CATEGORY: FOL High School Football


HED:How the fallen have suddenly become mighty

By Wayne Clements

Daily Journal

It wasn't always like this, but then again, it has always been like this.

High school sports programs, especially football teams, change dramatically from year to year. Last year's Big Bad Wolf is next year's Little Red Riding Hood. A few years of success are followed by a few lean years.

This is mostly true at smaller schools, say Class 1A or 2A. Usually larger schools don't have to deal with the year-to-year ups and downs as much as the small schools.

Last year's state 2A champion, Bruce, has gone from 13-2 to 3-4. The Trojans, with many new players, have taken time to get on the winning track. Okolona, 6-1 at this point a year ago, has yet to win a game.

It's always been like this.

This year is different, though. Northeast Mississippi's most dramatic one-year turnarounds are happening at some of the larger schools -- Houston, Itawamba AHS and Kossuth. A year ago at this time, the three schools were a combined 7-14-1. Today, they're 16-2, with IAHS leading the comeback at 6-0.

It hasn't always been like this.

Houston started 1-5-1 last season. After Friday's 33-7 whipping of Division 1-4A member West Point, the Hilltoppers had won six straight games for a 6-1 mark. Kossuth was 4-4 a year ago; Friday, the Aggies improved to 5-1 with a 34-6 win over Ripley.

This can't all be explained by new players, new coaches, new schedules or new attitudes. But it can be explained by all four.

"It's hard to pin that on one factor," IAHS coach Jimmy Mitchell said. "For us, the biggest thing is the commitment the kids made in the offseason. We've just been fortunate enough to have a group of kids willing to do whatever we ask them to do."

Houston, under second-year coach Rusty Funk, may be the biggest surprise. The Hilltoppers have struggled for years, including Funk's first season. But, with a little extra defensive work during the spring and preseason drills, Houston's fortunes have changed. A slightly easier schedule has also helped.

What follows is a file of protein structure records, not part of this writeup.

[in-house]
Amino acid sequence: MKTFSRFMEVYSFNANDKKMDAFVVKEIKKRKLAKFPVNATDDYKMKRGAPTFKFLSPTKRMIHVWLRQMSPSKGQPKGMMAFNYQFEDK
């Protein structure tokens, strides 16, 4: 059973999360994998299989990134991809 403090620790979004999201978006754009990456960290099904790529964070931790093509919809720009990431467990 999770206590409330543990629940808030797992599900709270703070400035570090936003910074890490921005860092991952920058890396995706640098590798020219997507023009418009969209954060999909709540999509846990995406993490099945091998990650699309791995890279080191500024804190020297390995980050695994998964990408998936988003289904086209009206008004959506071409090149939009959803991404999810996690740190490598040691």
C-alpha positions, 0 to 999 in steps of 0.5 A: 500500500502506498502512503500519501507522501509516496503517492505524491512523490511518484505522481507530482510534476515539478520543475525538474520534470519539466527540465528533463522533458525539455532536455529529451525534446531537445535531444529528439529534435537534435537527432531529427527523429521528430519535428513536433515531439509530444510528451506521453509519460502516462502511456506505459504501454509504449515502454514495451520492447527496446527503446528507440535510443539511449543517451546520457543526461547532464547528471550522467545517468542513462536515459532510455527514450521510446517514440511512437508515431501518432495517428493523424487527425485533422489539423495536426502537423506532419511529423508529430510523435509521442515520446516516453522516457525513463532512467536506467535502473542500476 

"We're better, but last year at this time we had already played Kosciusko," Funk said. "We had a tough, tough schedule. We needed a little confidence. They've gotten a taste of winning and I think that'll stick with them."

Houston's easier schedule was by design. It doesn't do a struggling program any good to get pounded once a week.

"Once you've got a program established, you need to play tough opponents to keep that edge," he said. "We've been able to make mistakes, overcome them, learn from them and be successful."

Kossuth has always had a decent defense. But getting a new outlook on offense helped the Aggies hold onto the ball longer. That's resulted in fewer opponents' points and more points for Kossuth. Add a game-ending whistle and that's the recipe for another win.

"The balance on offense ... we have more places to go with the ball," Aggies coach Charlie Dampeer said. "We've got a smart quarterback (Jamie Vansandt) who can get receivers the ball. We'll throw it at any time from anywhere. It keeps people from loading up on us.

"Two years from now, we may not throw it five times a game."

There is no one magic key that opens the winning door. Coaching, talent, attitude, a break or two and an opponent's strength all figure into it.

Here's an intangible: Facing third-and-12 against Ripley Friday, Vansandt rolled right to pass but overthrew Jason Knight. Knight managed to get a hand on the ball. Receiver Lucas Eaton, running a crossing route from the other side of the field, kept running and made a diving catch for a 15-yard gain. Four plays later, the Aggies scored.

"Coaching will only take you so far, ability will only take you so far," Dampeer said. "Sooner or later you've got to find it in yourself to make the play."

Wayne Clements covers high school sports for the Daily Journal.

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